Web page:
Three people died following riots in Peru, while Chile and Colombia reported hundreds of coronavirus cases.
As the coronavirus pandemic is starting to spread across Latin America’s massively overcrowded prisons, putting the lives of tens of thousands at risk, riots have been reported in almost all the region’s countries as inmates say their fundamental rights to safety and protection are being violated.
A riot was reported Monday in the Castro Castro prison in Peru’s capital, Lima, resulting in a fire and the death of three people inside the prison.
The number of people incarcerated in Peru is close to 91,000, according to figures last updated two years ago. Of the country’s 68 severely overcrowded prisons, 23 hold more than 1,200 people, although only eight have such a capacity.
Another disturbance was also reported at the Ancon II prison located on the outskirts of Lima. Inmates rioted to demand medicine and food. They said they are eating only twice a day and are no longer receiving food from their families since visits are restricted, according to local media.
In another prison, the Huamancaca Chico prison in the department of Junin, located in the center of the country, prisoners were asking for COVID-19 tests after two of their fellow inmates died. Police responded by shooting tear-gas canisters.
Peru’s prision population is so far the worst-hit in the continent with 613 cases and at least 13 deaths.
In Chile, authorities have confirmed Monday more than 300 COVID-19 cases in the Puente Alto prison in downtown Santiago both among inmates and prison staff. The facility’s 1,100 prisoners are terrified and have few means to protect themselves as social distancing is impossible in cell blocks.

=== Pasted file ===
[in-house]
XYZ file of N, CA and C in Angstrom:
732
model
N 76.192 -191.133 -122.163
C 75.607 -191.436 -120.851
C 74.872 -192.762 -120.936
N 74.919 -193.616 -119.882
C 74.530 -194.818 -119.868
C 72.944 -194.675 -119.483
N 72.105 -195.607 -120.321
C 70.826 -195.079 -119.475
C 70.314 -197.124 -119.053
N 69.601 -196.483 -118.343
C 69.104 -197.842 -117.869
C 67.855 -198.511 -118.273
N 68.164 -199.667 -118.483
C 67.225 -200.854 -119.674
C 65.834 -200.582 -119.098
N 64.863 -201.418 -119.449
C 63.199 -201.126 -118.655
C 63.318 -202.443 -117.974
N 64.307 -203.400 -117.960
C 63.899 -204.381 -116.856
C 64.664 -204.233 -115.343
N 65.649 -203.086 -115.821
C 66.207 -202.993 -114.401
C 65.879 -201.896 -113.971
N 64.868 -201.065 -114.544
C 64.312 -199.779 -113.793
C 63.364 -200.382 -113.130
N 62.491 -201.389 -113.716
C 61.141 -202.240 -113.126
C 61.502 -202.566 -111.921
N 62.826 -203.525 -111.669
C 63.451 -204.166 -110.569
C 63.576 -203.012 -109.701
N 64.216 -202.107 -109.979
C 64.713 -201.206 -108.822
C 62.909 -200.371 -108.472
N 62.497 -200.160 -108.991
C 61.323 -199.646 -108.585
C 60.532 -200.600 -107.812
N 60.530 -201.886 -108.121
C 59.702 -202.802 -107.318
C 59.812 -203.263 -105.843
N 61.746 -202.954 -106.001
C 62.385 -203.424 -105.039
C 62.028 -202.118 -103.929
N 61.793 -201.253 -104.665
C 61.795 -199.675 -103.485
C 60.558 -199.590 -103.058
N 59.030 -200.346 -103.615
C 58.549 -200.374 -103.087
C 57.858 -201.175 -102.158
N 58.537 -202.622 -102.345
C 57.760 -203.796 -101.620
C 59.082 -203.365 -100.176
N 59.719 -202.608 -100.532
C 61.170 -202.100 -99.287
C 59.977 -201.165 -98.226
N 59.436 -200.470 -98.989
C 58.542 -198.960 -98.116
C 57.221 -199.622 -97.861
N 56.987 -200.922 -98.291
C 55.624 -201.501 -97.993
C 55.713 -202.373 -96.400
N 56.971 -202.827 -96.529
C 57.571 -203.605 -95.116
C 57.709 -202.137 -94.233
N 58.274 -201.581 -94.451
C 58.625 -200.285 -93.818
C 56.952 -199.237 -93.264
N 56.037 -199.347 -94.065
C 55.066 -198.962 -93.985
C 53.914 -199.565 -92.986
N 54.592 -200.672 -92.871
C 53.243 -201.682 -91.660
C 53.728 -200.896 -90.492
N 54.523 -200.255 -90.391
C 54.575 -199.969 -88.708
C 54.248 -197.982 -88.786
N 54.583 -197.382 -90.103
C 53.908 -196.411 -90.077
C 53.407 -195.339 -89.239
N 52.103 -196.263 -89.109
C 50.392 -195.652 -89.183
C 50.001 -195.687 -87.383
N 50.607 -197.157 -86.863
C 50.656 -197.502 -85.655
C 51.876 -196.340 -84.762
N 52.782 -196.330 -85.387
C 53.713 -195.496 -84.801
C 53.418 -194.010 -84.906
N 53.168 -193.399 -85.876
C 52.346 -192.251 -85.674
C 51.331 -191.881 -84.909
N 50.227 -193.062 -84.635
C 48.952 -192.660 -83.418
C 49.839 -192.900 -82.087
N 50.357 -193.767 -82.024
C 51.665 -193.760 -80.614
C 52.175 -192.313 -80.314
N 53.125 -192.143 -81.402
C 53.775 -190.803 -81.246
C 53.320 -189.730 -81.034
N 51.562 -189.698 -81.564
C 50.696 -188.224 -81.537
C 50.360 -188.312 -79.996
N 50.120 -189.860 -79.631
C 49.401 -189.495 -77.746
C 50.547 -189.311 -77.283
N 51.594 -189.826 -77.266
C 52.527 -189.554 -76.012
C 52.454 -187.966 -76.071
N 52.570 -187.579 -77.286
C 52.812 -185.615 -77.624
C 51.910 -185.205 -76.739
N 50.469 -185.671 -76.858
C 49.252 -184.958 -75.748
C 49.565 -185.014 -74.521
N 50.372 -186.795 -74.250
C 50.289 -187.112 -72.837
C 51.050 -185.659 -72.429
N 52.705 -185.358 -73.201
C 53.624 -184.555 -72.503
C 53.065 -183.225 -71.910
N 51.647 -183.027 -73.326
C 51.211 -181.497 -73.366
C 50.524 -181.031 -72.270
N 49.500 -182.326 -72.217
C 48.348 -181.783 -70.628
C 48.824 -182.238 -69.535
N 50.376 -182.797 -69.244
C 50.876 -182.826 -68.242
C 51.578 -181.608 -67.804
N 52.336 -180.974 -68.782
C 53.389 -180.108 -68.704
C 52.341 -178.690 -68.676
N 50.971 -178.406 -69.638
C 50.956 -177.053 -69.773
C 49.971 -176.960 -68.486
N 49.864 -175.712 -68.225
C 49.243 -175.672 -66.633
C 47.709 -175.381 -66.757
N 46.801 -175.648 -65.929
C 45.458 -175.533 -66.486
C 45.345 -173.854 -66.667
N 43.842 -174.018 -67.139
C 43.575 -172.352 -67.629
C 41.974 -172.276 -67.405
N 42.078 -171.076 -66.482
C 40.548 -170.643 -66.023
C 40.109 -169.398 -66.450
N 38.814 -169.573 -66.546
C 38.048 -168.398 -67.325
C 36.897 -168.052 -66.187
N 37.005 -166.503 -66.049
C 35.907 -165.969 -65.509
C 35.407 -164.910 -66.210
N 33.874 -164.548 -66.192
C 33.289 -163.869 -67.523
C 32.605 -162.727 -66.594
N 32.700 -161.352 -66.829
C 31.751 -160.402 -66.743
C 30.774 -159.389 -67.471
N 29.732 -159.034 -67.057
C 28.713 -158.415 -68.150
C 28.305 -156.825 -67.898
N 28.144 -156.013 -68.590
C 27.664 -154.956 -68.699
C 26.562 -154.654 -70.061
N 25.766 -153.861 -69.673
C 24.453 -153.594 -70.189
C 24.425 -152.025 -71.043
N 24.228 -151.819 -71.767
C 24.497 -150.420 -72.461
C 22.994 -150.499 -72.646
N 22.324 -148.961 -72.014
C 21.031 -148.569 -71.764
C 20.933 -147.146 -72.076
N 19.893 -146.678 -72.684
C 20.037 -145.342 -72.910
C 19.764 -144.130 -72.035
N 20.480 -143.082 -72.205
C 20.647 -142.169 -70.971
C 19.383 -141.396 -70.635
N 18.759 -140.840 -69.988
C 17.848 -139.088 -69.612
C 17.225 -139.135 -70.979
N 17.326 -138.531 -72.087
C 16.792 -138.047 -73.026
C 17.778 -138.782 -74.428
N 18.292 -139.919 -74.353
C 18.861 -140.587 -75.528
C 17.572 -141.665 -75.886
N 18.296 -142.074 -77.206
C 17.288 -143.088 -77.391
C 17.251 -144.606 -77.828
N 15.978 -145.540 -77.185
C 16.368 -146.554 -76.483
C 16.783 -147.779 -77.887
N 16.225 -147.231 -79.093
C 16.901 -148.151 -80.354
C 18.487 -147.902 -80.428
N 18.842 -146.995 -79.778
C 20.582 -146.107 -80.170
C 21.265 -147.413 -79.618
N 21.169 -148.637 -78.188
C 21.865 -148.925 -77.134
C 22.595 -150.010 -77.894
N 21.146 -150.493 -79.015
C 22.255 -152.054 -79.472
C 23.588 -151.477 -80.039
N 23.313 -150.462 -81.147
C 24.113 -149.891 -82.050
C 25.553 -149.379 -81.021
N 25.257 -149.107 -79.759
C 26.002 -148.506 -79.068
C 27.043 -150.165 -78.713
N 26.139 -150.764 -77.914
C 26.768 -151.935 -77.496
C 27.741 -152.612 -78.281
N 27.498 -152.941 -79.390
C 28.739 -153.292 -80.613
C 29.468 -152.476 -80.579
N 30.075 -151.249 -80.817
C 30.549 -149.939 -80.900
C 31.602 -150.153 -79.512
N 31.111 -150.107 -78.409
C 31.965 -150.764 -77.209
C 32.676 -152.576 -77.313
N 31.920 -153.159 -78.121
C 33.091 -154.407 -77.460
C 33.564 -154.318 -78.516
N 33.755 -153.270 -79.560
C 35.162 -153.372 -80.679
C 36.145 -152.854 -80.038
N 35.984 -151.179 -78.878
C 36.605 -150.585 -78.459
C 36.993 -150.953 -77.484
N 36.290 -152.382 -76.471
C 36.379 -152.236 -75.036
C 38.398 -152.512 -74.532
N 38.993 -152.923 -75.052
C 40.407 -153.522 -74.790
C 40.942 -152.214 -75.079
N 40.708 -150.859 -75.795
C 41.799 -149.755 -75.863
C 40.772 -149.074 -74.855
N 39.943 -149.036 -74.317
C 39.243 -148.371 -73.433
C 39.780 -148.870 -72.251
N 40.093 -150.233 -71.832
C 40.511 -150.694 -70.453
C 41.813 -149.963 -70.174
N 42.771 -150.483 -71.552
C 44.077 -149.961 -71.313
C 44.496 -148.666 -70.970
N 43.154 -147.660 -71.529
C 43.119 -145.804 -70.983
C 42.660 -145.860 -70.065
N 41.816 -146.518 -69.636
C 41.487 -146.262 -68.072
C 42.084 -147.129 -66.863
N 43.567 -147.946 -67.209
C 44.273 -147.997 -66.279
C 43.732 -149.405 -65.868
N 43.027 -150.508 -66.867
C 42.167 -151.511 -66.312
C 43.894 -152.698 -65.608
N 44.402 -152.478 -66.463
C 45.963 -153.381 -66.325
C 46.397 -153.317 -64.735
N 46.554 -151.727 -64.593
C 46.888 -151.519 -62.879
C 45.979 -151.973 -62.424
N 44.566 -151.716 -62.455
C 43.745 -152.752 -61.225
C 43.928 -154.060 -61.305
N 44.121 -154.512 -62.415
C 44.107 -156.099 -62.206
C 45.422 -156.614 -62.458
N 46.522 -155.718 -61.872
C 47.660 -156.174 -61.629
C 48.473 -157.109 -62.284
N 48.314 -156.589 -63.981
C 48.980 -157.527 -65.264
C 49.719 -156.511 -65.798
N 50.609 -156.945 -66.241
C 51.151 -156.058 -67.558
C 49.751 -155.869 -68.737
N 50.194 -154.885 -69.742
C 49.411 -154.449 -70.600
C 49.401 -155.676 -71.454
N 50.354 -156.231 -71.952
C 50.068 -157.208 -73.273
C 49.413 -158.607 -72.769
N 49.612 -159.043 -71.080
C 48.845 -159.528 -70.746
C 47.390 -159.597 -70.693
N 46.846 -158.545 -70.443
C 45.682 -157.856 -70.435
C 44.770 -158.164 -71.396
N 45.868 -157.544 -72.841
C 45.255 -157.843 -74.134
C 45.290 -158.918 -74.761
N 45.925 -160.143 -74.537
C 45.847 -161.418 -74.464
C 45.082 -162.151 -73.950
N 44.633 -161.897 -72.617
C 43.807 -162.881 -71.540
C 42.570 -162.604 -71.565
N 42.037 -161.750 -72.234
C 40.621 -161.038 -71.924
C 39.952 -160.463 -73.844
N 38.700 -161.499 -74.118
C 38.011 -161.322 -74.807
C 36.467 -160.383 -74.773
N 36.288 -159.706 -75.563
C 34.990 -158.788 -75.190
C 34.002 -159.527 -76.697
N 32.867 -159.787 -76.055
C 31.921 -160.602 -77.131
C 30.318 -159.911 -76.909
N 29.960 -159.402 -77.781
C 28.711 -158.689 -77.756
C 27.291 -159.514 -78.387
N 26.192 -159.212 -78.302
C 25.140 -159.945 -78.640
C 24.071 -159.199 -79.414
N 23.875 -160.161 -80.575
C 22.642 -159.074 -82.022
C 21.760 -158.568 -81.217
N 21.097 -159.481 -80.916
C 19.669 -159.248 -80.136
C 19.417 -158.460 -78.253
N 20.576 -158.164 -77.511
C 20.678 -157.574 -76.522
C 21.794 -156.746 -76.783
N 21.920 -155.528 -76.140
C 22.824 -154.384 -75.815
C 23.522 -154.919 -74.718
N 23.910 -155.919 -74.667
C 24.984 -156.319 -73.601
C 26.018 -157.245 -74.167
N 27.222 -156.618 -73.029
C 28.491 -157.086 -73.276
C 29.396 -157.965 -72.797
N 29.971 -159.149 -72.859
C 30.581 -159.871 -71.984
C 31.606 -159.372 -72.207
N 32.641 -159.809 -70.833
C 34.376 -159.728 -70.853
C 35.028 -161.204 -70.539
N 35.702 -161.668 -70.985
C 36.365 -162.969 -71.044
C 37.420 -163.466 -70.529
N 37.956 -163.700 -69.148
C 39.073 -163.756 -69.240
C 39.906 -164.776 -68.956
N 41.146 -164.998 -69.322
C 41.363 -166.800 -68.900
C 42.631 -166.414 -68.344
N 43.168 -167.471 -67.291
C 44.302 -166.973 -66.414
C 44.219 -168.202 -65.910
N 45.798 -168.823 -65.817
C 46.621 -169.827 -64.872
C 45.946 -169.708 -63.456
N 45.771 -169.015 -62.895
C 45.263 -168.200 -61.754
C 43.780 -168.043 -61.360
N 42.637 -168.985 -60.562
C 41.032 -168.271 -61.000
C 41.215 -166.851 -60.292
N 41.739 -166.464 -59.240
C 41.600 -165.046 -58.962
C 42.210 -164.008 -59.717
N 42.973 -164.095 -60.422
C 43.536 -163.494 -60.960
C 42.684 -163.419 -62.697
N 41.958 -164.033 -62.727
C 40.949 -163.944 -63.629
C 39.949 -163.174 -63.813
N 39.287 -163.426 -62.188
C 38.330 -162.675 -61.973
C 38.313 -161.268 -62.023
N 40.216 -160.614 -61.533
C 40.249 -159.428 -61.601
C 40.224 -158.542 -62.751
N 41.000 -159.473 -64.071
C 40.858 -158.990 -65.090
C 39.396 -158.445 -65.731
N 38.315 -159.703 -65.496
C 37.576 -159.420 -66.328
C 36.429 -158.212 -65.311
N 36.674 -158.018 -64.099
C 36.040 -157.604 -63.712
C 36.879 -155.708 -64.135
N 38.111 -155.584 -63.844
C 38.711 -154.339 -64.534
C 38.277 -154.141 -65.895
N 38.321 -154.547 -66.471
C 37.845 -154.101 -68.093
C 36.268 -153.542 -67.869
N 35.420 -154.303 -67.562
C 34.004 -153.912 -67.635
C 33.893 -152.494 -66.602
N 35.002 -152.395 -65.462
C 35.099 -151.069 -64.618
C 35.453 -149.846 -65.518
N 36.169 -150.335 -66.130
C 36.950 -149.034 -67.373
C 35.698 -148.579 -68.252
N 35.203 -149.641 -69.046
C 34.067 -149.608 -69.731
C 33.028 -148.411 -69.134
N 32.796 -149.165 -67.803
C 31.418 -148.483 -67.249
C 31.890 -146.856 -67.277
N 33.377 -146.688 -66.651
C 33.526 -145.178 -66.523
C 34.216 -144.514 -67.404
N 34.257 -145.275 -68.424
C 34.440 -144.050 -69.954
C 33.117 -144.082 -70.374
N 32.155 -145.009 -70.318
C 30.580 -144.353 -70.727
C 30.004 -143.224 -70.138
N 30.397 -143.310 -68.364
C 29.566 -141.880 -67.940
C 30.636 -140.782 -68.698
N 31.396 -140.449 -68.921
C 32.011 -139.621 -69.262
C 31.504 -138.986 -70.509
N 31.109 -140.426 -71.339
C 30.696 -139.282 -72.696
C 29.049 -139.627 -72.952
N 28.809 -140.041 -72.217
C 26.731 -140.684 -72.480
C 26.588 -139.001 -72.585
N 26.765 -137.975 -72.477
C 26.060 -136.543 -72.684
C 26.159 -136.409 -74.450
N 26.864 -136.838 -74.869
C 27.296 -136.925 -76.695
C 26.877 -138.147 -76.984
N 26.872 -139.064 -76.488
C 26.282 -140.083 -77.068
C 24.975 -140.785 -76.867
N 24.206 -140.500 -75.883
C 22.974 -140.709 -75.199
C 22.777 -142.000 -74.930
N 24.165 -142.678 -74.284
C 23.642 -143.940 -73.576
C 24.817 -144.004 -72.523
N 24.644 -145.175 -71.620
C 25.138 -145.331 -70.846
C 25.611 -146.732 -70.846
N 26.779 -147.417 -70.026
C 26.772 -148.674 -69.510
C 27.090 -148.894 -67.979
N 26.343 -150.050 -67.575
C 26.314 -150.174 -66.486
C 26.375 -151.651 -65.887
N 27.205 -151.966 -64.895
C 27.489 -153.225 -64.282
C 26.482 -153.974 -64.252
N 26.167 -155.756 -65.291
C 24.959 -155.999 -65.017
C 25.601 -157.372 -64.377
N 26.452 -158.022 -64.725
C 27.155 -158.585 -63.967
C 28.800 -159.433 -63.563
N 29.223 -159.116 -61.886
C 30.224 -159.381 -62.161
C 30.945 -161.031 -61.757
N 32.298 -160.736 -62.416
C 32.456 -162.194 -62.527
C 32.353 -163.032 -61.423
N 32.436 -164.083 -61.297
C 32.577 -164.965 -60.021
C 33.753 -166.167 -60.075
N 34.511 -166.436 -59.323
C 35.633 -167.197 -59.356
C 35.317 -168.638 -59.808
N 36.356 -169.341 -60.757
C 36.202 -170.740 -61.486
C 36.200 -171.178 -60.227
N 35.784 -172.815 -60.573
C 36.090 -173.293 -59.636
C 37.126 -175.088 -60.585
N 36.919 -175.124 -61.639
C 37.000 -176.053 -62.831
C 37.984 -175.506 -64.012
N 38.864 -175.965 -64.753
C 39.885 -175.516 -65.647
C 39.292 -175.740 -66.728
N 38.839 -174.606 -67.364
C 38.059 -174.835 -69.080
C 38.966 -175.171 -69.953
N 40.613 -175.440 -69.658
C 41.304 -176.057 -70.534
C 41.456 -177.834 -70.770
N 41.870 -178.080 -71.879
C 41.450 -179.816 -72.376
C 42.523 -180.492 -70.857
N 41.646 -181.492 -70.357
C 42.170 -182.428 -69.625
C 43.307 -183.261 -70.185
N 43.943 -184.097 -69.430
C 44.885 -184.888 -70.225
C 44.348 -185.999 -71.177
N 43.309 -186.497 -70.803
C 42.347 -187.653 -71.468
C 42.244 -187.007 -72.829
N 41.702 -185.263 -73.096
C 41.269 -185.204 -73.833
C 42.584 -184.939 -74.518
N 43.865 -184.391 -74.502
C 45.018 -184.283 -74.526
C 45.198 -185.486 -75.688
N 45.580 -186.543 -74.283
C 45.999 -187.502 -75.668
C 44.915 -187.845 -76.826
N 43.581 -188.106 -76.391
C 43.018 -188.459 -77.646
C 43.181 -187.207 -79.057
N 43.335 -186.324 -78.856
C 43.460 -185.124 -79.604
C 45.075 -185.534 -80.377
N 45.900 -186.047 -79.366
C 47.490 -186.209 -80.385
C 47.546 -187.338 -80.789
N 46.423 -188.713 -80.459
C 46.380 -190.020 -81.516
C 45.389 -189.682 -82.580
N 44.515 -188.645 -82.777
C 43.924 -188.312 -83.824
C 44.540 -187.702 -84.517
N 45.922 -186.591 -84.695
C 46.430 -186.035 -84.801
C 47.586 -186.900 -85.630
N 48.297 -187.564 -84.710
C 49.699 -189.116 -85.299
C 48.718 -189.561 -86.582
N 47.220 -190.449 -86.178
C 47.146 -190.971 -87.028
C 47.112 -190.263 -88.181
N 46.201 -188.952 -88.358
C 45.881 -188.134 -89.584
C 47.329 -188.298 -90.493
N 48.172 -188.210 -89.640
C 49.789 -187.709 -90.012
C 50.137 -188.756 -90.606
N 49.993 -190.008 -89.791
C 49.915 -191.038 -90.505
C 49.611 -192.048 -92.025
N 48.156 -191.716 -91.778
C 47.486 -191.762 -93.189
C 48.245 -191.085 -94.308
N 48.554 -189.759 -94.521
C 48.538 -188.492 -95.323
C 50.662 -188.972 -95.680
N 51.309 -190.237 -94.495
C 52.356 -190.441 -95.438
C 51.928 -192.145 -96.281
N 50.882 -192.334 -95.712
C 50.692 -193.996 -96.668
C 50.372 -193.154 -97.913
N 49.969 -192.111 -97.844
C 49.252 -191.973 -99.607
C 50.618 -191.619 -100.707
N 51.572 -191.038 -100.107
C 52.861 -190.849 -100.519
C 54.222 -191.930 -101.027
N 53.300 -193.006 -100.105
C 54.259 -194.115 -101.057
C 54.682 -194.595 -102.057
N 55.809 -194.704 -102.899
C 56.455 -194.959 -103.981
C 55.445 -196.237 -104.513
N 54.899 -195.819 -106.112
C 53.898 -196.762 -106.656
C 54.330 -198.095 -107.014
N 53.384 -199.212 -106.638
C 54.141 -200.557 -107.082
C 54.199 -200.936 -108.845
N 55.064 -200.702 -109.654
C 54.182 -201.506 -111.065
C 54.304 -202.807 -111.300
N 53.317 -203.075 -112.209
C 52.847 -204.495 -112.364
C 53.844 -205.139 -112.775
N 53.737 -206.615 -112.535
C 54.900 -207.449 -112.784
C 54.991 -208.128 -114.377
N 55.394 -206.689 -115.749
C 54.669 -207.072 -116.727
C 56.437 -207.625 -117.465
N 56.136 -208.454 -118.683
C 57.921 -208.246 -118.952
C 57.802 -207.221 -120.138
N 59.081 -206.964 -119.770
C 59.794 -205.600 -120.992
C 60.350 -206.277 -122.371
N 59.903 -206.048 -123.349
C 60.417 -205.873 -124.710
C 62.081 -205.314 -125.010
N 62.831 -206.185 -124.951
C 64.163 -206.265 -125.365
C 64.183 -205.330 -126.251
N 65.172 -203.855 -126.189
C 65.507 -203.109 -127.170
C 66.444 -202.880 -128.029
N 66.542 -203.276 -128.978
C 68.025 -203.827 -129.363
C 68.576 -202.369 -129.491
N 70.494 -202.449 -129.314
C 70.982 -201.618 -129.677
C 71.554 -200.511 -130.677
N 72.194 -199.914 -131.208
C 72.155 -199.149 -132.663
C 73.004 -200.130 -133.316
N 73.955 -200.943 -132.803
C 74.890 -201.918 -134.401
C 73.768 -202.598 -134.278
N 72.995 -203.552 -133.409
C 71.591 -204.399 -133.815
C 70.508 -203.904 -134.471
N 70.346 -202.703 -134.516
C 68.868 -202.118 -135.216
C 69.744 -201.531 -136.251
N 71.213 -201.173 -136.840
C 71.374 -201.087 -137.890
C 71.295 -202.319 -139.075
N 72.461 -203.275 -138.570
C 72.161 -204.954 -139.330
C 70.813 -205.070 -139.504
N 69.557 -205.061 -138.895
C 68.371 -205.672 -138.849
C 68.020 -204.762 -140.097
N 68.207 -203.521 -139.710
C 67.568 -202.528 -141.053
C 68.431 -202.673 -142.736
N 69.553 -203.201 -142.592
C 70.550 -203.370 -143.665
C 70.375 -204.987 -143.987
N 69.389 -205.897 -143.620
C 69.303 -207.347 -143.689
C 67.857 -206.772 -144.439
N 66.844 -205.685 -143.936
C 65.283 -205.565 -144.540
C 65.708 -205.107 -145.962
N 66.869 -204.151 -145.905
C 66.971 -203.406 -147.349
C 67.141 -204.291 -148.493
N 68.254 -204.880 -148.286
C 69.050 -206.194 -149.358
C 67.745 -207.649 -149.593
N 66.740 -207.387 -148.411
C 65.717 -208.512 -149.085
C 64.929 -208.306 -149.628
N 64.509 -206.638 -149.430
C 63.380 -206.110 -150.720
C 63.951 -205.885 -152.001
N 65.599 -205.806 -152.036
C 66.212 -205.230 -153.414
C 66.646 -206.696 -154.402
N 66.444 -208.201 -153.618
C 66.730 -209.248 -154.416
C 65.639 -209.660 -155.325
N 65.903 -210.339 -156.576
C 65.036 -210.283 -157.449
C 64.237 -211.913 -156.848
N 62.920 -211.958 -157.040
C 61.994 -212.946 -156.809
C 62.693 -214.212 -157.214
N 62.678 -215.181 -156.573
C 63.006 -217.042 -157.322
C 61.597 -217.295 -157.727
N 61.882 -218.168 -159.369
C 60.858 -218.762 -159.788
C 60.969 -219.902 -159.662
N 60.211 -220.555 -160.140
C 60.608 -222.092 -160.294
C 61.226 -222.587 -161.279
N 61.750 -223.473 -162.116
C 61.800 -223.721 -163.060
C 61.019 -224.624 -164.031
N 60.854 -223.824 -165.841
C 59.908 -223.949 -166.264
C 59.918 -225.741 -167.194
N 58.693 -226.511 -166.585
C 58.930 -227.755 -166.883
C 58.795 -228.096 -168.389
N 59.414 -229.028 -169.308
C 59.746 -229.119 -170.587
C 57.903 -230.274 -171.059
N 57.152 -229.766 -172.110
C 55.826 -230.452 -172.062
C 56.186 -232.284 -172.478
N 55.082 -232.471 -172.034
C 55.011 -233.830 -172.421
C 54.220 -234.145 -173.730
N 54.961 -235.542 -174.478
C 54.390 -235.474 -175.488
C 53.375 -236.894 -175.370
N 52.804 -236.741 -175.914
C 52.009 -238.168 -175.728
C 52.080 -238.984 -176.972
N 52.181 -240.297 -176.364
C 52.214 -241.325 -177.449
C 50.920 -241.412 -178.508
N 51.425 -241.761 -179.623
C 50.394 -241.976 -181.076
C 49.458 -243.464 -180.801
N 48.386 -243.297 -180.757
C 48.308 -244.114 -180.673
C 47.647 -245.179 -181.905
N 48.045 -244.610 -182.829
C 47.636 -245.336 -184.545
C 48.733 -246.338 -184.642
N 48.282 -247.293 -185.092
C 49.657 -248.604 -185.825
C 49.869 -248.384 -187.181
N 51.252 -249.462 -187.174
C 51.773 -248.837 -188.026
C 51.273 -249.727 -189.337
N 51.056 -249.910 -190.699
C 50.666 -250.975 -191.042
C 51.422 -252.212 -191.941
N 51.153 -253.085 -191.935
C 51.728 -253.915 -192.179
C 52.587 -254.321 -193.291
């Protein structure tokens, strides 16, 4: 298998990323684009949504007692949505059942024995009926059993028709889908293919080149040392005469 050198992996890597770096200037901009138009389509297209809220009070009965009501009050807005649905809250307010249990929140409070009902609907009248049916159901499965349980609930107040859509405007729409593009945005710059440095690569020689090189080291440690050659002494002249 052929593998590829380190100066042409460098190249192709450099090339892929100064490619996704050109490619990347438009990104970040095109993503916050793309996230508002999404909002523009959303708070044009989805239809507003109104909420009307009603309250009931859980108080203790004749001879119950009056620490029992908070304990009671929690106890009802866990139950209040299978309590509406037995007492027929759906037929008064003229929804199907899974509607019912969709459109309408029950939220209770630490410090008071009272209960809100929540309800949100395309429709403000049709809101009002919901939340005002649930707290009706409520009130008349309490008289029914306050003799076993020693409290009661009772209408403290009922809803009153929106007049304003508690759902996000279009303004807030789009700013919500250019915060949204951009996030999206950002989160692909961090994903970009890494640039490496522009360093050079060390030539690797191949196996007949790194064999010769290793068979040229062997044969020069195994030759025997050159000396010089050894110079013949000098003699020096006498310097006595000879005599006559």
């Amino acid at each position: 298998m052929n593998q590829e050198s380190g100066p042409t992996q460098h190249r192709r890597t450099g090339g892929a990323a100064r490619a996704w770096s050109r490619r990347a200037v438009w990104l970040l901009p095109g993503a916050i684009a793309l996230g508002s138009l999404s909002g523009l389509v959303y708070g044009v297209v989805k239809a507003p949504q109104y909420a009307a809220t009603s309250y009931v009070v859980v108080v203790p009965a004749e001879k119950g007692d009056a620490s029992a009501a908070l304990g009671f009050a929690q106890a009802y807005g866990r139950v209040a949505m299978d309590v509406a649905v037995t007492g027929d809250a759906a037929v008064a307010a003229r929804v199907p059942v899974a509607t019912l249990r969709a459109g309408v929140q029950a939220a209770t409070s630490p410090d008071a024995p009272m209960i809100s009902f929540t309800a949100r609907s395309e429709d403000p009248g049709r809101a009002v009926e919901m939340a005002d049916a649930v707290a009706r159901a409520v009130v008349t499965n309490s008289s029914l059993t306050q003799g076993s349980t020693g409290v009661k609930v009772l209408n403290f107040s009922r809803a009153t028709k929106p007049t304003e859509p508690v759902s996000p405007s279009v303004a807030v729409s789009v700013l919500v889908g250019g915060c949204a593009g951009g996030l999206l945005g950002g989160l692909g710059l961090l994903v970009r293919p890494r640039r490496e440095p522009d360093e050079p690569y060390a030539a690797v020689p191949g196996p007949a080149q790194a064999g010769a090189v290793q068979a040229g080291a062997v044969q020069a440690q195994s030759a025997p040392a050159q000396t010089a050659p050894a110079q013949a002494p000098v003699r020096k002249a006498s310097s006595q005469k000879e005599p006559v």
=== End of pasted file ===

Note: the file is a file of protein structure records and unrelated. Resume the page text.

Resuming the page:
In Colombia, where prison overcrowding amounts to 51 percent, 213 people contracted the deadly virus and three died so far.
Human rights groups have been warning of the disastrous effects that the COVID-19 pandemic would have on jailed people in that South American nation, which is regularly accused of violating its prisoner’s fundamental rights.
In addition, since the pandemic started, there were at least 23 deaths in prison riots in Colombia not directly due to the virus itself but out of fear of it.
Monday Argentina’s President Alberto Fernandez endorsed the house detention solution for common law prisoners after tensions mounted over the past weeks in the country’s prisons with several riots and confrontations. Prisoners outside of jails would be controlled with electronic devices, the president said.
“Prisons are a very risky place of human concentration. Contagion and contamination can occur very easily,” he stressed.
In El Salvador, authorities over the weekend crammed prisoners together in prison yards while searching their cells, throwing away distancing measures. El Salvador’s President Nayib Bukele ordered the security crackdown after more than 20 people were killed Friday and reports suggested the orders came from imprisoned gang leaders.
About 1.5 million inmates are detained in Latin America’s facilities. Because of corruption, intimidation, and inadequate guard staffing, the prisons are often quasi-ruled by prisoners themselves while low budgets also create perfect conditions for the virus to spread. There is often little soap and water.
Throughout the region, the prisoners’ demands come down to simply being properly protected from the virus.
Featured image: 1.5 million inmates are detained across Latin America’s facilities. | Photo: EFE